Cell phone/texting culture - When I was 9, my dad brought home a portable phone from the radio station where he worked. It was a blocky Motorola thing, and it looked like a portable video game to me. When my dad told my 11-year-old brother he could make a call on it, he was apoplectic (a privilege not extended to me, a recurring theme of my childhood). He dialed my great aunt, who lived two doors down. “Hi Boo! It’s me, Colin. I’m calling you on a Cellular One phone!” (We called it a Cellular One phone, for crying out loud!) It was a scene lifted directly from that awful “That ’80s Show.” Shortly thereafter, we put the phone away with all the reverence of Cameron’s dad’s Ferrari. After all, such a thing couldn’t even be breathed on wrong.
And that incident more than any other (even more so than Saved By the Bell reruns) cemented my image of cell phones. They were expensive technological toys for yuppie executives. Nothing I or even my parents would ever need. And I went to high school and even college at a time when the only cell-phone users were overachievers who were flaunting any combination of ambition, status, wealth or smug self-importance.
I didn’t get a cell phone until I was 24 and in grad school, and even then it was a Christmas present from my mom, who saw it as a convenient means for me to make impulse trips to chauffeur my teenage sister on her many, many excursions (again, recurring theme). When she could no longer pay the bill and I went several months without service, I barely missed it. By the time I got my current phone (Mardi Gras 2006...more on that in a moment), everybody in America had one, and texting was in its mestastasizing phase.
The new age of smartphones has accelerated beyond anything I care or will ever care about. In fact, it actively makes me angry. Not because of the technology itself - I rather enjoy iPhone games - but because of what it’s done to society. It was bad enough in 2001 when my friends at school would steer every conversation toward their cell phone plans; but now, it’s even worse. Why? Because it’s getting to be where you have to have this technology to function. And there’s something in my brain that wipes out even the strongest curiosity if it becomes a social imperative. Also, I’ve always been one for an open social environment. Nothing saddens me more than to go to a college campus and everyone is looking down at their devices. I was in college only five years ago, and even then people still talked to each other.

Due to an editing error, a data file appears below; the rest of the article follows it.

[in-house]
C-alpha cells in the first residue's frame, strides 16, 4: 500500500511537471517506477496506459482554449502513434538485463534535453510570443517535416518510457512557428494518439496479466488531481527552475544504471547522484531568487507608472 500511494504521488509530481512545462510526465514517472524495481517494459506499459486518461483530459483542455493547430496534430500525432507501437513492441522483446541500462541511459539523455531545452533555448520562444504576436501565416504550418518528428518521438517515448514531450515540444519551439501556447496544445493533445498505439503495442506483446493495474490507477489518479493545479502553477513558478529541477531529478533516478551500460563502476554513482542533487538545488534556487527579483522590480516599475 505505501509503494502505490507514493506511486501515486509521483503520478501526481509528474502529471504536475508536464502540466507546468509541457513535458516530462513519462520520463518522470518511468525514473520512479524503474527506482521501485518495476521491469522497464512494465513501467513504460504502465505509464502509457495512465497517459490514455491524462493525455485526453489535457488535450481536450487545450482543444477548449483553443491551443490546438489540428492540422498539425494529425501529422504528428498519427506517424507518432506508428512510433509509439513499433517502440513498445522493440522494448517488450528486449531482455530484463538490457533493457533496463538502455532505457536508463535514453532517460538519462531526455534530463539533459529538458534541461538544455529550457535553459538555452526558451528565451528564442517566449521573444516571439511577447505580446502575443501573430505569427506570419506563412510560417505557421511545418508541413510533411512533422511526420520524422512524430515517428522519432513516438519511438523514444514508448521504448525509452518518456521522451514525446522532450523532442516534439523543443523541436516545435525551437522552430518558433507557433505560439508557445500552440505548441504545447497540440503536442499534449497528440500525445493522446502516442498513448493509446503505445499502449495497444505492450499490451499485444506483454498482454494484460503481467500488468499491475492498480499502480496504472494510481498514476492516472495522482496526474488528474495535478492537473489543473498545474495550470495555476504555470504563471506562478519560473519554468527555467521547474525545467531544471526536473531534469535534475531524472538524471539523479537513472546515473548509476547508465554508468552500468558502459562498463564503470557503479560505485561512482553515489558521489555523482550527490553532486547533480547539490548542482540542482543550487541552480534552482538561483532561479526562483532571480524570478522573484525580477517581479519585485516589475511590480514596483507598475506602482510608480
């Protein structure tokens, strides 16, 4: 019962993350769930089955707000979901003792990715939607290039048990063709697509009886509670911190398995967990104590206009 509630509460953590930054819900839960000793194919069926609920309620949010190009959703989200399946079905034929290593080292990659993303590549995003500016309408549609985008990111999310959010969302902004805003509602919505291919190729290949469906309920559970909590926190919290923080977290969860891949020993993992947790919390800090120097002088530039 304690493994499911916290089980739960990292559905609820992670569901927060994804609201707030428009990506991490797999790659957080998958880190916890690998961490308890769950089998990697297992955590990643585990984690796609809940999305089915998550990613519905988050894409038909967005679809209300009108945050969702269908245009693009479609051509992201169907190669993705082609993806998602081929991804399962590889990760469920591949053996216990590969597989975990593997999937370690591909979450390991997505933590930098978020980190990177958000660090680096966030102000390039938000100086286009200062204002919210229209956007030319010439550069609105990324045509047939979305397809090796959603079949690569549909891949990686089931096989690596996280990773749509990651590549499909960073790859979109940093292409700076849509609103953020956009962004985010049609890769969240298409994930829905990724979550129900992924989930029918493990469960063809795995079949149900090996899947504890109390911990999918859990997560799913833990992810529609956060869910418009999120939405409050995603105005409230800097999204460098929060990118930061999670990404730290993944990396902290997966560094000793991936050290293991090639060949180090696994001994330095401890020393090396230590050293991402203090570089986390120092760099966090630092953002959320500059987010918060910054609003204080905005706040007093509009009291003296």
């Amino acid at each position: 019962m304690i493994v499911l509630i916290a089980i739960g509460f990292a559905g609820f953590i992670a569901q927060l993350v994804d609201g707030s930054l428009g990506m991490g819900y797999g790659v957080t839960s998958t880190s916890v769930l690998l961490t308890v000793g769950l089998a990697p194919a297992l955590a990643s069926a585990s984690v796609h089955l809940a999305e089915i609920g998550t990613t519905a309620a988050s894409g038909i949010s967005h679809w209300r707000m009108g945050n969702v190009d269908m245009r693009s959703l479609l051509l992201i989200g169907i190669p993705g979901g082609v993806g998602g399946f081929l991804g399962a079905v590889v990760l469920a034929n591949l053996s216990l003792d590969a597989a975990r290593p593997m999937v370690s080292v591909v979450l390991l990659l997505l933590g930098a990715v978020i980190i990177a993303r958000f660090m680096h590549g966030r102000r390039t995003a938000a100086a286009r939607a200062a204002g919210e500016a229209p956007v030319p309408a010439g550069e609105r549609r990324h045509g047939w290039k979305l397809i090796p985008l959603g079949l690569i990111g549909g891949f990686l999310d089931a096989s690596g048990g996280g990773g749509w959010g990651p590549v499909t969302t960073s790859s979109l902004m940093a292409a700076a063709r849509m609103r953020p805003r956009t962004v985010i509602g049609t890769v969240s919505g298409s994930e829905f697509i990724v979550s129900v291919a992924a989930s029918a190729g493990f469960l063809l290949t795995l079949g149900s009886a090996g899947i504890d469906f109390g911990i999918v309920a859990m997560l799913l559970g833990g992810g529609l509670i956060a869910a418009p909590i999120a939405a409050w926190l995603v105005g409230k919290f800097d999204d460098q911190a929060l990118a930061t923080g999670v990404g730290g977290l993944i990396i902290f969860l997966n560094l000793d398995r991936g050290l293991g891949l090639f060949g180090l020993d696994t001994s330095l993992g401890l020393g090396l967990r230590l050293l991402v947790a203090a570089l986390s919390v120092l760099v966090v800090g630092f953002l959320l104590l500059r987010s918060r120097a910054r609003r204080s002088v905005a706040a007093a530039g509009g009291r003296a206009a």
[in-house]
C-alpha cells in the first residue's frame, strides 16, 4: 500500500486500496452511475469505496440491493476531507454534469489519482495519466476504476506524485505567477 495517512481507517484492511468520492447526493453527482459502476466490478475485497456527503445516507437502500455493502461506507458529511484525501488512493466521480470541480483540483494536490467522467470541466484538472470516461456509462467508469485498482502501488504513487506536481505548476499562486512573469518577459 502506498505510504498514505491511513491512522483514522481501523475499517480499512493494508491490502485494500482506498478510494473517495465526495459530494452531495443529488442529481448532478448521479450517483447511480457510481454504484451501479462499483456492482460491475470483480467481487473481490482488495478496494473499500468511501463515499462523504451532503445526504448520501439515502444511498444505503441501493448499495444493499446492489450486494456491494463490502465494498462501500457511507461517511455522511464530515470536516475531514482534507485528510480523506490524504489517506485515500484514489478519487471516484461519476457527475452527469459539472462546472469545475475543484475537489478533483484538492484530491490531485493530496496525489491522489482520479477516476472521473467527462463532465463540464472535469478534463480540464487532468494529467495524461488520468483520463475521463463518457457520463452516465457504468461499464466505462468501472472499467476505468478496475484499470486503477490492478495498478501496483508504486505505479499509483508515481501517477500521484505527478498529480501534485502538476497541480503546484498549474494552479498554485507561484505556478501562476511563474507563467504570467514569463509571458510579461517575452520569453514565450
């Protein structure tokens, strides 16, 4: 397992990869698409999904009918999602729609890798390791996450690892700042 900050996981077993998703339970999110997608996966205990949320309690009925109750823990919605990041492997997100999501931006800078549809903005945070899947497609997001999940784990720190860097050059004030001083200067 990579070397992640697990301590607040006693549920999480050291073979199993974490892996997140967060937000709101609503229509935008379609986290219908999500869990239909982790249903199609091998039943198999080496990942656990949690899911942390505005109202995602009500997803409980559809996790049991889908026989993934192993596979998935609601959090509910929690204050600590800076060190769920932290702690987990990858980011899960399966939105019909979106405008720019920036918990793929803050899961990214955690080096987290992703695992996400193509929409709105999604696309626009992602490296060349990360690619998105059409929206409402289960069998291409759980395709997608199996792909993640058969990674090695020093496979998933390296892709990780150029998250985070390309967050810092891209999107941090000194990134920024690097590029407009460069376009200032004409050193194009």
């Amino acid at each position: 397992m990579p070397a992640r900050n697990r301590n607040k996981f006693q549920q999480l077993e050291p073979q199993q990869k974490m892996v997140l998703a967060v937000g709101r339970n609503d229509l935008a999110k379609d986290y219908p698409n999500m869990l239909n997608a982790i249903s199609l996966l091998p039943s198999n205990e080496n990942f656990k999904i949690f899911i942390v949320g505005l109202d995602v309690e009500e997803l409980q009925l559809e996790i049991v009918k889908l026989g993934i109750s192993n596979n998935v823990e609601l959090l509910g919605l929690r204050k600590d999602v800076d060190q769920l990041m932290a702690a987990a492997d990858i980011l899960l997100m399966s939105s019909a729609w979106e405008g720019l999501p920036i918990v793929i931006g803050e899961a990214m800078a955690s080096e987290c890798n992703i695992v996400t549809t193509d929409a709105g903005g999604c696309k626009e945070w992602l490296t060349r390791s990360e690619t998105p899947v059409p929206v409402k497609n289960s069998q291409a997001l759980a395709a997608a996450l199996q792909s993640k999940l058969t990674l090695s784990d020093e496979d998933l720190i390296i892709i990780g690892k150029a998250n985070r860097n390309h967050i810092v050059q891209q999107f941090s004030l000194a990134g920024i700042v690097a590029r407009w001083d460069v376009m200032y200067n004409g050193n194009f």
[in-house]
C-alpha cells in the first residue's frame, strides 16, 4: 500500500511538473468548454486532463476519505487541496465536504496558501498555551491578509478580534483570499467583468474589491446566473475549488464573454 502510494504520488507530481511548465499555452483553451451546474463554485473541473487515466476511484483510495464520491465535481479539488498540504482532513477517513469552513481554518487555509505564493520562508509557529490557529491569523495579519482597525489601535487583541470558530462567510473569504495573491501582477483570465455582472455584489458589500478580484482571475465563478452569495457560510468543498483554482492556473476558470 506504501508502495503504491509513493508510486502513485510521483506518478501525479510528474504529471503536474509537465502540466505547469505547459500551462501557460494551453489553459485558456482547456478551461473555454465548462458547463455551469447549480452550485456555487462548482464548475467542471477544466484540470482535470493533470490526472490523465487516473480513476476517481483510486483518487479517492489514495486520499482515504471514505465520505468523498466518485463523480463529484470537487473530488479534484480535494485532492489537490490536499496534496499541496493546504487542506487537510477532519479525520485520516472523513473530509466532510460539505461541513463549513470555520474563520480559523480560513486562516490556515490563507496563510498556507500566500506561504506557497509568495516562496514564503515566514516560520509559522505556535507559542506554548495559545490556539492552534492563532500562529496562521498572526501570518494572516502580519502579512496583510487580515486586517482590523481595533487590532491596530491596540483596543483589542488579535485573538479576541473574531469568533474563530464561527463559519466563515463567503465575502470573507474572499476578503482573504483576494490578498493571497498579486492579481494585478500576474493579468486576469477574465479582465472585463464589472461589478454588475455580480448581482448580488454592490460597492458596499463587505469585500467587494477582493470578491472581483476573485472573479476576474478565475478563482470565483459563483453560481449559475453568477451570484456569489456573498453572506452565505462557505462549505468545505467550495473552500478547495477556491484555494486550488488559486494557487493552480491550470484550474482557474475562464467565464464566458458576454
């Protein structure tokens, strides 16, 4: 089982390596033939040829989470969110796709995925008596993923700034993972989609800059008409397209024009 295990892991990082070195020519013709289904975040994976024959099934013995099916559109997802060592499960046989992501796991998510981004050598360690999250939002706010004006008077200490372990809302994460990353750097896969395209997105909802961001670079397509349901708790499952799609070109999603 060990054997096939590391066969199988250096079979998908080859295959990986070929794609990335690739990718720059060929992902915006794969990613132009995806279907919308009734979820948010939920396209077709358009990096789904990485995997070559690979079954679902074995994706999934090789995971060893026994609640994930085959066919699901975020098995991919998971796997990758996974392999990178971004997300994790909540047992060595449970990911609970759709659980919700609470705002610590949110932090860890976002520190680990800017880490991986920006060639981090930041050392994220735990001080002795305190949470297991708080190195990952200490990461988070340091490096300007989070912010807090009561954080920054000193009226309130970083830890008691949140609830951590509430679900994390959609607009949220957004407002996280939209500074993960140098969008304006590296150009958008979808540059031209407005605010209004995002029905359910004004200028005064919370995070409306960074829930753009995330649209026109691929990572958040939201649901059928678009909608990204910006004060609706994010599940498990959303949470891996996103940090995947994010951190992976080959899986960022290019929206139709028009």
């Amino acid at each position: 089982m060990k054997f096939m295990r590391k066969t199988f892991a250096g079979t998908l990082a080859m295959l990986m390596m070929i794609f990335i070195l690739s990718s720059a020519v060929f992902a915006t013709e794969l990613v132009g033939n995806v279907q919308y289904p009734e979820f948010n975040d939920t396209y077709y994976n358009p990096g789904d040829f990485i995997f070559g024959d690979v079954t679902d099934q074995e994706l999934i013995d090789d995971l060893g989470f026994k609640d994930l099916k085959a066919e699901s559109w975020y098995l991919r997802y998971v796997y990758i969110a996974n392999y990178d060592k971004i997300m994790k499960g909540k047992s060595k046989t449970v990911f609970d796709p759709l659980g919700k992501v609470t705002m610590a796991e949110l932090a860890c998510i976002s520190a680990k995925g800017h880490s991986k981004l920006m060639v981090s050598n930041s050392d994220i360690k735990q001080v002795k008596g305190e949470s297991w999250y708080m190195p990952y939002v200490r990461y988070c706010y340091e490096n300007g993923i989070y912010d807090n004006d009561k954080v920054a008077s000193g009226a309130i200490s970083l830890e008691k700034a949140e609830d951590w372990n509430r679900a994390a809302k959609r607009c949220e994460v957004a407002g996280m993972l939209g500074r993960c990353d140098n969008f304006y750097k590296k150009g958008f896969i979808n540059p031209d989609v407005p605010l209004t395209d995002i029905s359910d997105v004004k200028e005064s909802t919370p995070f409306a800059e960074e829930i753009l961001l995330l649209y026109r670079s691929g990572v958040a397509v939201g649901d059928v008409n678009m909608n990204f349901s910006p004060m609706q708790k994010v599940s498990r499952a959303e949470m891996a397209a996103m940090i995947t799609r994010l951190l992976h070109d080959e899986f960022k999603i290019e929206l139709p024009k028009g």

So for now, I carry my almost 5-year-old Nokia cell phone, and people often remark that they had that same phone about five phones ago. My mom and sister both have iPhones, and I can’t keep up with them. In thinking my phone isn’t that old, I somehow feel much older.
Michael Cera - Nick and Norah’s Infinite Playlist may have been the first movie anyone ever told me I would be too old to get. That came from a friend of mine who is six years younger than me (itself making me feel old). Cera’s career is proof I’m a cultural has-been in two ways: 1) Age: Cera was born in 1988. When I was in college, my friends had siblings that age, and when they’d tag along they mostly absorbed themselves in their NSYNC coloring books; and 2) He’s the torch-bearer of hipster humor, which apparently culminates with shrugs. I’ve actually liked him in movies like Superbad, but in no trailer since then have I heard him say anything witty. And considering that trailers are supposed to show the best part of the film, and that his movies rock the box office, I guess he’s dialing into something that skipped me completely. Or maybe I’m just jealous of who he gets to kiss.
Playing football - Just yesterday, after a terrible flag football game, my 33-year-old teammate (glimpsing my aching, forlorn face) slowly stood up and said, “This is a young man’s game.” I reflexively replied, “I’m not old,” as I limped, rubbed my brush burns and struggled to catch my breath. And with that, I suddenly understood why baby boomers are so annoying.
Every NFL player in Tecmo Super Bowl is retired - Granted, this just happened, and in fact it’s probably a miracle that anyone from that era still played recently. But in an age where Jeremy Shockey (my age) is a veteran who has battled numerous injuries and has been a member of two Super Bowl-winning teams, it’s still strange to think there’s been this much turnover in pro sports.
Hearing my friends groan about turning 25 - Self-explanatory. Also, anyone younger than me referring to themselves as “no spring chicken”; people I welcomed into college as a senior undergrad who now have homes and families; and bald heads. Come to think of it, most of that stuff actually makes me feel younger...